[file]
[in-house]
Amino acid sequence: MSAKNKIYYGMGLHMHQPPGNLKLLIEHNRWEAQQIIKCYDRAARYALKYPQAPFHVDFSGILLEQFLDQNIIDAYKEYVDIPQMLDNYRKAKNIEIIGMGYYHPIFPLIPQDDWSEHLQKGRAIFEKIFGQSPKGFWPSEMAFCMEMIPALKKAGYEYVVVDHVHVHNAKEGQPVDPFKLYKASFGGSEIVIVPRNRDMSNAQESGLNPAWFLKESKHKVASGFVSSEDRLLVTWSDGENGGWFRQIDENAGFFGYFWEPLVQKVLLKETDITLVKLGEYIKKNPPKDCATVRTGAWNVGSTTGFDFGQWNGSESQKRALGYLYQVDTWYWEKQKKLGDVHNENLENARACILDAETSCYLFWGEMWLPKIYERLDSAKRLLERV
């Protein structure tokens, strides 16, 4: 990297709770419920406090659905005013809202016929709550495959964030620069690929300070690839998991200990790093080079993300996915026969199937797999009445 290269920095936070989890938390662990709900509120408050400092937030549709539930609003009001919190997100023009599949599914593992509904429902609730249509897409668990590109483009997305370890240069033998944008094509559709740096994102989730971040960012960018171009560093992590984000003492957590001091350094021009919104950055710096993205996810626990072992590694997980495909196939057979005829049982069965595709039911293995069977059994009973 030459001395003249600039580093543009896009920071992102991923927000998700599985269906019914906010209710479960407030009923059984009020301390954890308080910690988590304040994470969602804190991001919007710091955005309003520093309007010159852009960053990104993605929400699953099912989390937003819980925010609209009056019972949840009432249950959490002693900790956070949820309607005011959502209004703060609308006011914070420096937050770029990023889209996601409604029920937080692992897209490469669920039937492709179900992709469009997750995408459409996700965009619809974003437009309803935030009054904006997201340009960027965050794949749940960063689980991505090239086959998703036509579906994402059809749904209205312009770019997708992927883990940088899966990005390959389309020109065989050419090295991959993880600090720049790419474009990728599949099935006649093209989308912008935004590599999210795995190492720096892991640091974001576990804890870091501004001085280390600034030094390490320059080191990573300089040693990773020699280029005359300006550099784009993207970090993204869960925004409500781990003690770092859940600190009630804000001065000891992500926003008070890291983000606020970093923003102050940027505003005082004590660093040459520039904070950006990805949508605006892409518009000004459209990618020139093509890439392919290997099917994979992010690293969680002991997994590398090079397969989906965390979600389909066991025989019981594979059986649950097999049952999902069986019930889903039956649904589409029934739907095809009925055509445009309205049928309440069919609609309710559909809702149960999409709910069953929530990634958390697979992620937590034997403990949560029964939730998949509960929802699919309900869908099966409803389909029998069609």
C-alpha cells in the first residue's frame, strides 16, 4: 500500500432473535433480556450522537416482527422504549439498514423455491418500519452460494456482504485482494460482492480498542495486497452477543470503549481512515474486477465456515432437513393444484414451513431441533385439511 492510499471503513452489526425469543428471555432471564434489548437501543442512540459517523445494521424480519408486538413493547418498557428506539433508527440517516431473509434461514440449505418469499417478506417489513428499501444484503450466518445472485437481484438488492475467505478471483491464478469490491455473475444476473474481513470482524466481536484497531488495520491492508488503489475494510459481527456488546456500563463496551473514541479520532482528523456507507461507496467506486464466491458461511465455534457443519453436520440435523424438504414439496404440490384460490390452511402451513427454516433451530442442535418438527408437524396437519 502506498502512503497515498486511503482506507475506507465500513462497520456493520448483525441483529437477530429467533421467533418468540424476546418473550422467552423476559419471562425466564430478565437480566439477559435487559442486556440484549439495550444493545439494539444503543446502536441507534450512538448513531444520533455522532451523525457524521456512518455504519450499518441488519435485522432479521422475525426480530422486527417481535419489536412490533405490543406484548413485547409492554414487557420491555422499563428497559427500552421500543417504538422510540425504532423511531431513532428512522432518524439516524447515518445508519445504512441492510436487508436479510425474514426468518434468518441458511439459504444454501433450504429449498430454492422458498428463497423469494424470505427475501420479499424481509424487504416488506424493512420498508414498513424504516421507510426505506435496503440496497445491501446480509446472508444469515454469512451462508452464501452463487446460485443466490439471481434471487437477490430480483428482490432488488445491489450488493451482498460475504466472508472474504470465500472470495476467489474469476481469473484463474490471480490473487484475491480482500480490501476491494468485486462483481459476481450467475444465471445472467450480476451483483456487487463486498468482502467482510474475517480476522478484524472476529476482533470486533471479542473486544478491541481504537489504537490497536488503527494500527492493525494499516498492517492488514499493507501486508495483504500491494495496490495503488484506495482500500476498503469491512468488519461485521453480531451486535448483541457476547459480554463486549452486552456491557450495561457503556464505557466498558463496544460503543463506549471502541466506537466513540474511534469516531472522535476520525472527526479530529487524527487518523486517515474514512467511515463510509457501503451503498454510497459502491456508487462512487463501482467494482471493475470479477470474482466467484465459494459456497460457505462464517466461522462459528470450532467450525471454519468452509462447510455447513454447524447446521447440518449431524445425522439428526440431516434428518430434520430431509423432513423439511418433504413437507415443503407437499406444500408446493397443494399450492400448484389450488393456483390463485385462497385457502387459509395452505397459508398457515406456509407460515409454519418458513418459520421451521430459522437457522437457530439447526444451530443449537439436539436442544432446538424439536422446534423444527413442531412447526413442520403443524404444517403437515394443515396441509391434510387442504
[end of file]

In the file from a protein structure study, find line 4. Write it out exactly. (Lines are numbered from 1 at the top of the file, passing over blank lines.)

C-alpha cells in the first residue's frame, strides 16, 4: 500500500432473535433480556450522537416482527422504549439498514423455491418500519452460494456482504485482494460482492480498542495486497452477543470503549481512515474486477465456515432437513393444484414451513431441533385439511 492510499471503513452489526425469543428471555432471564434489548437501543442512540459517523445494521424480519408486538413493547418498557428506539433508527440517516431473509434461514440449505418469499417478506417489513428499501444484503450466518445472485437481484438488492475467505478471483491464478469490491455473475444476473474481513470482524466481536484497531488495520491492508488503489475494510459481527456488546456500563463496551473514541479520532482528523456507507461507496467506486464466491458461511465455534457443519453436520440435523424438504414439496404440490384460490390452511402451513427454516433451530442442535418438527408437524396437519 502506498502512503497515498486511503482506507475506507465500513462497520456493520448483525441483529437477530429467533421467533418468540424476546418473550422467552423476559419471562425466564430478565437480566439477559435487559442486556440484549439495550444493545439494539444503543446502536441507534450512538448513531444520533455522532451523525457524521456512518455504519450499518441488519435485522432479521422475525426480530422486527417481535419489536412490533405490543406484548413485547409492554414487557420491555422499563428497559427500552421500543417504538422510540425504532423511531431513532428512522432518524439516524447515518445508519445504512441492510436487508436479510425474514426468518434468518441458511439459504444454501433450504429449498430454492422458498428463497423469494424470505427475501420479499424481509424487504416488506424493512420498508414498513424504516421507510426505506435496503440496497445491501446480509446472508444469515454469512451462508452464501452463487446460485443466490439471481434471487437477490430480483428482490432488488445491489450488493451482498460475504466472508472474504470465500472470495476467489474469476481469473484463474490471480490473487484475491480482500480490501476491494468485486462483481459476481450467475444465471445472467450480476451483483456487487463486498468482502467482510474475517480476522478484524472476529476482533470486533471479542473486544478491541481504537489504537490497536488503527494500527492493525494499516498492517492488514499493507501486508495483504500491494495496490495503488484506495482500500476498503469491512468488519461485521453480531451486535448483541457476547459480554463486549452486552456491557450495561457503556464505557466498558463496544460503543463506549471502541466506537466513540474511534469516531472522535476520525472527526479530529487524527487518523486517515474514512467511515463510509457501503451503498454510497459502491456508487462512487463501482467494482471493475470479477470474482466467484465459494459456497460457505462464517466461522462459528470450532467450525471454519468452509462447510455447513454447524447446521447440518449431524445425522439428526440431516434428518430434520430431509423432513423439511418433504413437507415443503407437499406444500408446493397443494399450492400448484389450488393456483390463485385462497385457502387459509395452505397459508398457515406456509407460515409454519418458513418459520421451521430459522437457522437457530439447526444451530443449537439436539436442544432446538424439536422446534423444527413442531412447526413442520403443524404444517403437515394443515396441509391434510387442504